You’re Stuck in a Rut (Thanks COVID)—Here’s What to Do
Experts explain why pulling yourself out of your rut is good for you.
Think about the last time you had a spontaneous run-in with a friendly acquaintance. It’s the sort of encounter that seems…quaintly 2019, doesn’t it? Over the past two-and-change years of this pandemic, through waves of tentative reopenings and variant-fuelled lockdowns, plenty of us have stuck pretty closely to our routines. We’ve worn grooves into the sidewalks of our little neighbourhood walks. We’ve told the same two icebreakers at the start of Zoom meetings. We keep buying beans and keep failing to dream up a single new thing to do with them.
“For those of us still working from home, the environment is very stagnant,” says Teresa Liu-Ambrose, a professor at the University of British Columbia’s Djavad Mowafaghian Centre for Brain Health. Jokes in a Slack channel can’t offer the same stimulation as an actual discussion with our colleagues or an unexpected detour on our daily commute. “All these cues you didn’t plan for—the randomness of life—they can trigger some creativity or new kind of thought,” Liu-Ambrose says. Right now, “there’s a lack of the inputs that can push us to try something totally different.”
Habits aren’t inherently good or bad. We bring our own views about the behaviour’s value, which can of course change. But when we perform a task repeatedly over time, the synaptic connection between certain neurons gets stronger, and the behaviour becomes automatic for the brain. (This is why it’s far less onerous to drive a car now than when you were learning—hey, you can even listen to music! You can call your mom on speakerphone!) Essentially, “neurons that fire together, work together,” Liu-Ambrose explains.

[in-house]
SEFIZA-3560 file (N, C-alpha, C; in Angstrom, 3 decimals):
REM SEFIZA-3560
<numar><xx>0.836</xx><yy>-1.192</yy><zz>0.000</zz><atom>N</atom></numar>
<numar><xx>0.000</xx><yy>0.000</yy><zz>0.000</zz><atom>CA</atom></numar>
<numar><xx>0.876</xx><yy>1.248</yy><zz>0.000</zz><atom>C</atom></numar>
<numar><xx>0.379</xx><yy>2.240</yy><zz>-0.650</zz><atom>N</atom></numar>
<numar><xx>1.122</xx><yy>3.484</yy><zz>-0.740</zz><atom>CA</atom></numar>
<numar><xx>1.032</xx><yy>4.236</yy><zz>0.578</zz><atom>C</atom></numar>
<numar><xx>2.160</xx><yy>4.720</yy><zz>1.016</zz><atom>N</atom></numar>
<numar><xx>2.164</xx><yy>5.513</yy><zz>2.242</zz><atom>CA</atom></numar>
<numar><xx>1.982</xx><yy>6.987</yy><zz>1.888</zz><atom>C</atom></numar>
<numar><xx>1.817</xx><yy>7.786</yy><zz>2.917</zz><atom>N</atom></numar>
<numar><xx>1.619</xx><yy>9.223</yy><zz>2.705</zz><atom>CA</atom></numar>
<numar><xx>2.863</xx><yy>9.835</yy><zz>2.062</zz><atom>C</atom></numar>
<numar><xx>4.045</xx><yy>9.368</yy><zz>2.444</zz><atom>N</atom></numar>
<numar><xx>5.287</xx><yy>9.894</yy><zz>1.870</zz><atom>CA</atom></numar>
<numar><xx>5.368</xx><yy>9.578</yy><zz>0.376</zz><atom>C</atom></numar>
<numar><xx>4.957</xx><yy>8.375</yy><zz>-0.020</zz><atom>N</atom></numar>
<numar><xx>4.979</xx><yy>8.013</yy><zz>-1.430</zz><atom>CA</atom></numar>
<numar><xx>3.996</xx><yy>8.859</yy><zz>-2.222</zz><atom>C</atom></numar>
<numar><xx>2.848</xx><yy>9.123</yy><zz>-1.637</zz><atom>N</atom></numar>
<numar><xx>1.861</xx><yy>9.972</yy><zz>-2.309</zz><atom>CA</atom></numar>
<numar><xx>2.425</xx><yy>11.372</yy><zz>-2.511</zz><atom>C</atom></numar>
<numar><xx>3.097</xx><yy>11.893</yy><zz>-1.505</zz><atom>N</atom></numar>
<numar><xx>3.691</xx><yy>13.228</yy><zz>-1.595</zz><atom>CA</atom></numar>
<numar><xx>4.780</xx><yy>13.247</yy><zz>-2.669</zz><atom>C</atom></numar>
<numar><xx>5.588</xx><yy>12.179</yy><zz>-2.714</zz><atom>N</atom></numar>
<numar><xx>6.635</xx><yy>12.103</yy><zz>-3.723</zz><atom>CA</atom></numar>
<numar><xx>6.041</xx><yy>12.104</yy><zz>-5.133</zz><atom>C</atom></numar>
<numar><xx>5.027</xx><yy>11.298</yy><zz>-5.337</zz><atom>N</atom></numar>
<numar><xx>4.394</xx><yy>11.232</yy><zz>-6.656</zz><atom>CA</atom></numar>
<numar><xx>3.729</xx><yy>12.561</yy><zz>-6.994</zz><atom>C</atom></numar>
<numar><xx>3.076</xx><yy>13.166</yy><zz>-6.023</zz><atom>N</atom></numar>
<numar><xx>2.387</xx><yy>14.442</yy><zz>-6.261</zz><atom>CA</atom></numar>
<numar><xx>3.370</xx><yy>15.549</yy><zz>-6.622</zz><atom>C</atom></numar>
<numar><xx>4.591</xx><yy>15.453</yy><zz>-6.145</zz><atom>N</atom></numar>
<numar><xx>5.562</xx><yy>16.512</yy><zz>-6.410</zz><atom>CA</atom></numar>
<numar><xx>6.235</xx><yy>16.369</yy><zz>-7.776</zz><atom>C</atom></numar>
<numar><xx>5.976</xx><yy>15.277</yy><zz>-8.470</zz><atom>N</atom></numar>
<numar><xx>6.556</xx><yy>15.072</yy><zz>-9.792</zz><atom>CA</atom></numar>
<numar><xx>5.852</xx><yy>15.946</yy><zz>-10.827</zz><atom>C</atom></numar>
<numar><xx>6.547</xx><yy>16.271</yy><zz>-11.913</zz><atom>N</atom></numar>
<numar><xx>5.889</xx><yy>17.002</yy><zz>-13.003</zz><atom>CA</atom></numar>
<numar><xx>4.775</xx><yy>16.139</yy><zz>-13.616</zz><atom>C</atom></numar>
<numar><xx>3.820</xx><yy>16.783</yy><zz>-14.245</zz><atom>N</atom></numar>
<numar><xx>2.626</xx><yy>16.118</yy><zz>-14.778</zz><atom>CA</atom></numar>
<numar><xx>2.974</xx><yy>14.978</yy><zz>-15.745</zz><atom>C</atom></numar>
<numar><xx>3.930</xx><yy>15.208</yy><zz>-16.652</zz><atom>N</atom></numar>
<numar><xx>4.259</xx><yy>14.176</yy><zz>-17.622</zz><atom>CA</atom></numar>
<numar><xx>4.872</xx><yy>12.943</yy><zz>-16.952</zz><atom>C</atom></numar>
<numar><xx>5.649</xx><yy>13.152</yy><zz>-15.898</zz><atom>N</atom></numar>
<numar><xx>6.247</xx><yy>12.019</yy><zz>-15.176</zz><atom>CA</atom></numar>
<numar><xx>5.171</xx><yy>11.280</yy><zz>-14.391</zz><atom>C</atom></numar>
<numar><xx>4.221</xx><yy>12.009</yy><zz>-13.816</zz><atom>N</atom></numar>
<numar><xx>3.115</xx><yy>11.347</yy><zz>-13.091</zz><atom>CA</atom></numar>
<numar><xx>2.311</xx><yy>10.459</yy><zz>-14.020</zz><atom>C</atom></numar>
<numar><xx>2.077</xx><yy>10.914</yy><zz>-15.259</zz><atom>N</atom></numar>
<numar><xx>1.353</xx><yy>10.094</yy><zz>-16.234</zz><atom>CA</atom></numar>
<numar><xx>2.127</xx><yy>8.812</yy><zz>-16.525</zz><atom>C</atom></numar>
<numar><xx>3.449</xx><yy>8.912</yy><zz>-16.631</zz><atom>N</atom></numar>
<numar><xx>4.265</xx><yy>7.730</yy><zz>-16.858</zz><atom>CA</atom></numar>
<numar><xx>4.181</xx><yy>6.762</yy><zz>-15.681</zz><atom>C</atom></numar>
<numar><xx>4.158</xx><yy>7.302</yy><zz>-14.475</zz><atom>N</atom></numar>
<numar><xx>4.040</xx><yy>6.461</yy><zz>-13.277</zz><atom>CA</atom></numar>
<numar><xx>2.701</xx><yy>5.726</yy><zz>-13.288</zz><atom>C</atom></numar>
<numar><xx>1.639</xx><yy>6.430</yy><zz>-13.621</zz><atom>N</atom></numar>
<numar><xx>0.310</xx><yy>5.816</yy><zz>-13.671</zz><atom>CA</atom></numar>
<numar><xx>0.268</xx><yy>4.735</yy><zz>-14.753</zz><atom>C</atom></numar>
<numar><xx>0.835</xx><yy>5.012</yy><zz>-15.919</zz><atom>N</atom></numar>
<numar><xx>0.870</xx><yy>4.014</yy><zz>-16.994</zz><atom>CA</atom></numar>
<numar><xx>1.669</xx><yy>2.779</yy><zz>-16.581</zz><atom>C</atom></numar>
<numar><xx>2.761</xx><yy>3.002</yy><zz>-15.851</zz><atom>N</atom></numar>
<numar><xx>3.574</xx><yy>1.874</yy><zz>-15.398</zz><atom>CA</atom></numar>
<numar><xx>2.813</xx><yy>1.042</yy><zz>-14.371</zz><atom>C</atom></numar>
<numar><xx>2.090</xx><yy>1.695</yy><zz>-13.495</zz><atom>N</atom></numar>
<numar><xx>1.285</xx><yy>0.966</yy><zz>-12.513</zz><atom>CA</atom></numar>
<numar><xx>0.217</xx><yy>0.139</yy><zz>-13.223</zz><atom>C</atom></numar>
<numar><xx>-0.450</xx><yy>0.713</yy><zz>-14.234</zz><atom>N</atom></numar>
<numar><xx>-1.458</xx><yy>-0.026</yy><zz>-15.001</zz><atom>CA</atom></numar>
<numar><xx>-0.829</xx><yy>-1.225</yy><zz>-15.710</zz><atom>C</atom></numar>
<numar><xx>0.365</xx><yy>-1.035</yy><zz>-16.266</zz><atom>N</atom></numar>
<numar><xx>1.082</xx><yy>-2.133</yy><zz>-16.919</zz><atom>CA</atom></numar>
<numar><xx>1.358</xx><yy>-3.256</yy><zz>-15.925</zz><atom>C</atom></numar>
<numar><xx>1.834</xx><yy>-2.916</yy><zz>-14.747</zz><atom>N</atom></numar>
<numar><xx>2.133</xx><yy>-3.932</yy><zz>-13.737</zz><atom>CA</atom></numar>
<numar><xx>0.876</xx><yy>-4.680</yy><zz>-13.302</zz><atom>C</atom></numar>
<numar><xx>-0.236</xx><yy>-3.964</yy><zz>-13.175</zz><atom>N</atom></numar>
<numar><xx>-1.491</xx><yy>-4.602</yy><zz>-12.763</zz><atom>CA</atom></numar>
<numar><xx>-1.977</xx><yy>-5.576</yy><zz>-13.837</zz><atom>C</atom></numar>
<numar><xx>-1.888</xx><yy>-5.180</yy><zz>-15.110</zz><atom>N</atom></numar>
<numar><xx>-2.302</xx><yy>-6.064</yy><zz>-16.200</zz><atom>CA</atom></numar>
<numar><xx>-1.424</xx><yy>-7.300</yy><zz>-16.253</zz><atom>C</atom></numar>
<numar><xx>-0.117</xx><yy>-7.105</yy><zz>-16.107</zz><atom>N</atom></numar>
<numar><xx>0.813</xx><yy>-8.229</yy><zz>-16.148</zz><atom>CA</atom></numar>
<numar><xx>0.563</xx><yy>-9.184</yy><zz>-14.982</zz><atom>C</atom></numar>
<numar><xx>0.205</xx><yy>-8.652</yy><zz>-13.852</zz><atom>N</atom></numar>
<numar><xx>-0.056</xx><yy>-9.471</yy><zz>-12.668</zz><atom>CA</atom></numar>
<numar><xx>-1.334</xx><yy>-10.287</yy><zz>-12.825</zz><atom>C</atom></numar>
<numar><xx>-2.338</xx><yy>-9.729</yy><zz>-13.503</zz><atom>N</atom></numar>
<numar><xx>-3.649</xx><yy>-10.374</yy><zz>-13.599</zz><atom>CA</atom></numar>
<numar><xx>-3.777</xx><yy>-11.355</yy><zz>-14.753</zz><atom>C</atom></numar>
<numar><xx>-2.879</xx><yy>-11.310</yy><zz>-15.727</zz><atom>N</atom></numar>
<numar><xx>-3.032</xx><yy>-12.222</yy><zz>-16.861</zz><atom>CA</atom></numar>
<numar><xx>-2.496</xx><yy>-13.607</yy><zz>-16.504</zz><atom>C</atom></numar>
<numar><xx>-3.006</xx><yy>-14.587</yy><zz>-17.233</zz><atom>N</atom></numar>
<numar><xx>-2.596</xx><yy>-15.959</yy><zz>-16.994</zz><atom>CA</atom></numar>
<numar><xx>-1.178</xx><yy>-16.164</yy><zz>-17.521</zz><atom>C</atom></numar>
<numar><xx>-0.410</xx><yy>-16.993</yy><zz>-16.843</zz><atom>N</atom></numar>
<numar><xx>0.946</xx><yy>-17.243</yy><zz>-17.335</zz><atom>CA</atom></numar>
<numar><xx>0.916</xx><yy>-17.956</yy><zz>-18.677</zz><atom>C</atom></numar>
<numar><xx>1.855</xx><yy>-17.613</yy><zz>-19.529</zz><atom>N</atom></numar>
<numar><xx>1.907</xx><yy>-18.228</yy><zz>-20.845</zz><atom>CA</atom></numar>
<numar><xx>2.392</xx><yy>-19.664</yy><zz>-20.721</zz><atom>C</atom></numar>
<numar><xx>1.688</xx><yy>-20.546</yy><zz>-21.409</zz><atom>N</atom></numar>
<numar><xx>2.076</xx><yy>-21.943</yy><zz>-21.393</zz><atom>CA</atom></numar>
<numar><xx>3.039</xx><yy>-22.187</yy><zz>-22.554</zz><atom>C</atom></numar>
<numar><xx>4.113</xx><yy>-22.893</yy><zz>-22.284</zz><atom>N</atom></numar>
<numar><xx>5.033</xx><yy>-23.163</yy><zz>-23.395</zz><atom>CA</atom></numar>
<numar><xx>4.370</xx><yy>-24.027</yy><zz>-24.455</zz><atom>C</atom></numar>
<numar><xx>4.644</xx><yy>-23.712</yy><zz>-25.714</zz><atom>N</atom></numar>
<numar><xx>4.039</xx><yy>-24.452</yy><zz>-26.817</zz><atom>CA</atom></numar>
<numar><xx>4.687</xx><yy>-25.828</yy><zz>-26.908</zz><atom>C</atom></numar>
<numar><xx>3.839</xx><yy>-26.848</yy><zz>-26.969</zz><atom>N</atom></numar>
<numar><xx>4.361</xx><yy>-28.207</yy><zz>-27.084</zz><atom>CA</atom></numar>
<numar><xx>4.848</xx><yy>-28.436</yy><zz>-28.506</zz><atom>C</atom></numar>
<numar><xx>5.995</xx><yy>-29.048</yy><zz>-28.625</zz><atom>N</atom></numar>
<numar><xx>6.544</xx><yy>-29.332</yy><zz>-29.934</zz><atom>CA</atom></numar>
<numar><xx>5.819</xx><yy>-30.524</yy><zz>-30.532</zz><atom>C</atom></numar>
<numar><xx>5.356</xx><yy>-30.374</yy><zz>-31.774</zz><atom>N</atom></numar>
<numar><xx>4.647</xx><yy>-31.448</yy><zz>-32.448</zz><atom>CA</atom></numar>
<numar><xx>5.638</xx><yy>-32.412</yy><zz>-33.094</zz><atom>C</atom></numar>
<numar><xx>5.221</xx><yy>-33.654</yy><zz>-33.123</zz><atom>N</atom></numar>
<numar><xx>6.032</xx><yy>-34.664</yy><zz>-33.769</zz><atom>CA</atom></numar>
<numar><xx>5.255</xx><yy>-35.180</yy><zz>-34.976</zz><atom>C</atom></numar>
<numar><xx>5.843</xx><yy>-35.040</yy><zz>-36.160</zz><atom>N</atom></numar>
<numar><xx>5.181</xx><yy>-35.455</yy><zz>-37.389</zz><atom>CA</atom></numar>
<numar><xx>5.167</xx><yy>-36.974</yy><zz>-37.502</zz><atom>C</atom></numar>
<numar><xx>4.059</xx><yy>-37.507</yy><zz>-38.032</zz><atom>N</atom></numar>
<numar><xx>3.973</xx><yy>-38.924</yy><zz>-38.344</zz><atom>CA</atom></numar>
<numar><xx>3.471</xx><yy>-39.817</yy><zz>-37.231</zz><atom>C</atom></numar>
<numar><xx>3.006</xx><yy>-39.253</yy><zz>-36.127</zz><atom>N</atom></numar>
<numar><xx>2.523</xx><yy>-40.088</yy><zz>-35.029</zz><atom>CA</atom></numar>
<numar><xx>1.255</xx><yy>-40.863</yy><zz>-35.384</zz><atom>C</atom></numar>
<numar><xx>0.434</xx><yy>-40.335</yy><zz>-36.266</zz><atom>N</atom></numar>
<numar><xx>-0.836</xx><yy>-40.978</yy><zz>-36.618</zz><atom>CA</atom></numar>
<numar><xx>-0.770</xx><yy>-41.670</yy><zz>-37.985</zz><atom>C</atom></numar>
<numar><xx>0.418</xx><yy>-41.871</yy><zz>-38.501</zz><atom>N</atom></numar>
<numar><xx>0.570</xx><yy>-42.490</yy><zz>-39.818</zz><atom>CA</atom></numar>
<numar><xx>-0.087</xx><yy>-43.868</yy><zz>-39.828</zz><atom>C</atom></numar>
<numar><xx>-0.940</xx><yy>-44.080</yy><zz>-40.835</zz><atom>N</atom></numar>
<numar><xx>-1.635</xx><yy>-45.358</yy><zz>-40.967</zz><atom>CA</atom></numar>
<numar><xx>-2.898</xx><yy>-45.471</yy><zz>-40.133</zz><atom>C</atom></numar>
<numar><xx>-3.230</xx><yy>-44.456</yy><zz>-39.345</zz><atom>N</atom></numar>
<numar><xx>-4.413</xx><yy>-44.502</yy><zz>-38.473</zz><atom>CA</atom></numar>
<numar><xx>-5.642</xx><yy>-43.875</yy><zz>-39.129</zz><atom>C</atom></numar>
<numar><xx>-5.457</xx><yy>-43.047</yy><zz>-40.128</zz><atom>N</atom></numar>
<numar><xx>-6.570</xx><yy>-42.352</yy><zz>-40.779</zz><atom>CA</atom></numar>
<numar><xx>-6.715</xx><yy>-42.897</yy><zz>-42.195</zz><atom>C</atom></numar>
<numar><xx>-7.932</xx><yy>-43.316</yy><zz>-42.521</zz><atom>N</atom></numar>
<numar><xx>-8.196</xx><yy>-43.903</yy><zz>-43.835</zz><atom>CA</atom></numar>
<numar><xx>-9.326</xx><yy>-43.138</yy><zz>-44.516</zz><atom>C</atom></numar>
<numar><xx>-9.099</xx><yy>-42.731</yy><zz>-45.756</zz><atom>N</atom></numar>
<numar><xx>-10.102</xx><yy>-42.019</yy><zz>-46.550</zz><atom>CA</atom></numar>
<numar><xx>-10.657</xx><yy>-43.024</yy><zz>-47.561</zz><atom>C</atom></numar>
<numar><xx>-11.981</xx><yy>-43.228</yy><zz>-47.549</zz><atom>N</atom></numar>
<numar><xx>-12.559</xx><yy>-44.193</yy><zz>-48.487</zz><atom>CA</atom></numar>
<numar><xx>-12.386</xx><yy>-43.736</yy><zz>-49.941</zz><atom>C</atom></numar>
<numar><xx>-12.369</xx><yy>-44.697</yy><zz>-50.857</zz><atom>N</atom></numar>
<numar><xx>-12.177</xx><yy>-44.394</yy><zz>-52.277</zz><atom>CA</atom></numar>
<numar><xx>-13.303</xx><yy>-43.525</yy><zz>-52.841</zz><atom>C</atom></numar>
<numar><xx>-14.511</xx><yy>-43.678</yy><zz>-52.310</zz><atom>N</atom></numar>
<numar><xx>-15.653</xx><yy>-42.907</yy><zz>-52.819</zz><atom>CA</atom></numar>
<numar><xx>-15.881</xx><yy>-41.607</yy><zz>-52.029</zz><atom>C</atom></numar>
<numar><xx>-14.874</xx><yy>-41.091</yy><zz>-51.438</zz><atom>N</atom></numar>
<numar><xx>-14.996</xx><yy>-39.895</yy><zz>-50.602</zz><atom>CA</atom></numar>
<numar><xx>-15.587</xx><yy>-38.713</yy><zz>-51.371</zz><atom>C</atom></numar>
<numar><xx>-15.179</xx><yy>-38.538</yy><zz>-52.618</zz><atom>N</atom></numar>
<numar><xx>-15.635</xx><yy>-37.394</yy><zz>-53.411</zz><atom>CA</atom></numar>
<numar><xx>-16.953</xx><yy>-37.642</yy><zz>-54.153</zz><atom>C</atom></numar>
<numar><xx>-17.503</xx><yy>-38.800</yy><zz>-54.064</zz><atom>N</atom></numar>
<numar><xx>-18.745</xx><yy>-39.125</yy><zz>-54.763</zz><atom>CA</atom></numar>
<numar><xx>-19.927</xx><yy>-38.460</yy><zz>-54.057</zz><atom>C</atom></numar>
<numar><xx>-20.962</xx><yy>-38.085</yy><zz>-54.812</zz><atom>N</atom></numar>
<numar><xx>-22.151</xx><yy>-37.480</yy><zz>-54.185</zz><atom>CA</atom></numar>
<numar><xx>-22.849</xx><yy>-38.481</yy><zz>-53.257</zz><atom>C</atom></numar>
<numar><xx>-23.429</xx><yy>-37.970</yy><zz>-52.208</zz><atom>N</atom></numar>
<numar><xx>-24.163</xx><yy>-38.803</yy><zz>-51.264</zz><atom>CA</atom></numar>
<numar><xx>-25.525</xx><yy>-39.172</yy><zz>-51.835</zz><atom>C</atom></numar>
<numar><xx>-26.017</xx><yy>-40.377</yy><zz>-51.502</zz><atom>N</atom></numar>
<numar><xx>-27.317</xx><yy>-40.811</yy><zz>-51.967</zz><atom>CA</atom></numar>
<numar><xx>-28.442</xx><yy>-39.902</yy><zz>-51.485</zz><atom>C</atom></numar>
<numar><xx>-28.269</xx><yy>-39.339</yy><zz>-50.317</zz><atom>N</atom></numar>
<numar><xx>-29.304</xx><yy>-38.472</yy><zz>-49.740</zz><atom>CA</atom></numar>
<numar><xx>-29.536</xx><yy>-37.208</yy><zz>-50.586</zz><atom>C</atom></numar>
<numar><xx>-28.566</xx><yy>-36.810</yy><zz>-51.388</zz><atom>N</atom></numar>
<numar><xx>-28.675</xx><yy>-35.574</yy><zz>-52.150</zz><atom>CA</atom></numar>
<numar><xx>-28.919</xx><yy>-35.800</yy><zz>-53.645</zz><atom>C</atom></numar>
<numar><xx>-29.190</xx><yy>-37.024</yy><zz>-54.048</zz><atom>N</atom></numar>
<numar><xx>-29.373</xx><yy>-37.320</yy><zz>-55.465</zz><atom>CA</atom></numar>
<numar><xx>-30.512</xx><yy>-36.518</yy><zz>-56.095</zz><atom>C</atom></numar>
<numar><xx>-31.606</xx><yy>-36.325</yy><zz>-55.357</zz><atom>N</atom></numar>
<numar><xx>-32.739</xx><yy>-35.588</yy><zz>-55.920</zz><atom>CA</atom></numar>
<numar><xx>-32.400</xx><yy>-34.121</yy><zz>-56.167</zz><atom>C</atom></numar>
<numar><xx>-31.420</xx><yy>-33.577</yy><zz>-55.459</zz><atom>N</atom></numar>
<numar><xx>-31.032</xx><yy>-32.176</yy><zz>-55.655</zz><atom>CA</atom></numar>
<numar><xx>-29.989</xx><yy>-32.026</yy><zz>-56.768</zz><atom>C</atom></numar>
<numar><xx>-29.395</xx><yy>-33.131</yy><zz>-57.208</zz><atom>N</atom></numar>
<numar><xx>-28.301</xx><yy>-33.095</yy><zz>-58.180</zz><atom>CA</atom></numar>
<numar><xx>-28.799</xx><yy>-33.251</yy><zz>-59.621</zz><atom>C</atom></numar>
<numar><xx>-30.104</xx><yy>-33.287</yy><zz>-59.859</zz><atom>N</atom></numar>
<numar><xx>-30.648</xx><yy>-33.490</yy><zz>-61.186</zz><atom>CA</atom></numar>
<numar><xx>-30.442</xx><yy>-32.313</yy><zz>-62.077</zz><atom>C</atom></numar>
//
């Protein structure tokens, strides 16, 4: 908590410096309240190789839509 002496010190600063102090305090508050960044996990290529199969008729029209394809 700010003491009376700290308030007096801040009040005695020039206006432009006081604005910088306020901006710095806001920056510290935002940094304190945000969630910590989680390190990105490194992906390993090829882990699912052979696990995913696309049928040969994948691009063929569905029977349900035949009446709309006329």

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The reward centre of our brain is activated because we tend to build up habits that we enjoy or that produce the kinds of outcomes we want—releasing delightful neurochemicals like dopamine and serotonin. “Because habits are based on history, though, they’re not immediately flexible or sensitive to feedback,” says Laura Corbit, assistant professor of psychology at the University of Toronto. That means they can be stubbornly resistant to change, even once we no longer assign the same value to the behaviour or the routine starts to feel suspiciously like a rut. “Habits take time to build up and they similarly take time to break down,” Corbit says.
And that can be even harder in times of emotional turbulence. “We know that stress promotes reliance on habits,” Corbit says. “When we’re fatigued or groggy or stressed, we’re not cognitively functioning well. So we fall back on the patterns that have worked for us in the past.”
Here’s the good news: Our brains really are wonderfully plastic specimens, and we can forge new habits to replace the ones that no longer serve us. Here’s the better news: It’ll feel really good whenever we do. When we introduce novelty into our lives, “it increases arousal and attention,” Corbit says. “A new environment will stimulate noradrenaline and dopamine, too.” It doesn’t have to be some significant overhaul—Corbit cautions that too much stimulation can then blend into the boundary of stress, and you’ve got enough of that in your life already. But those annoyingly obvious switch-ups—a new walking route, a spontaneous phone call to an old friend, different pants—will still activate your brain’s reward centre. And before long, you’ll even be dreaming up wild new variations for your entire stash of pandemic beans.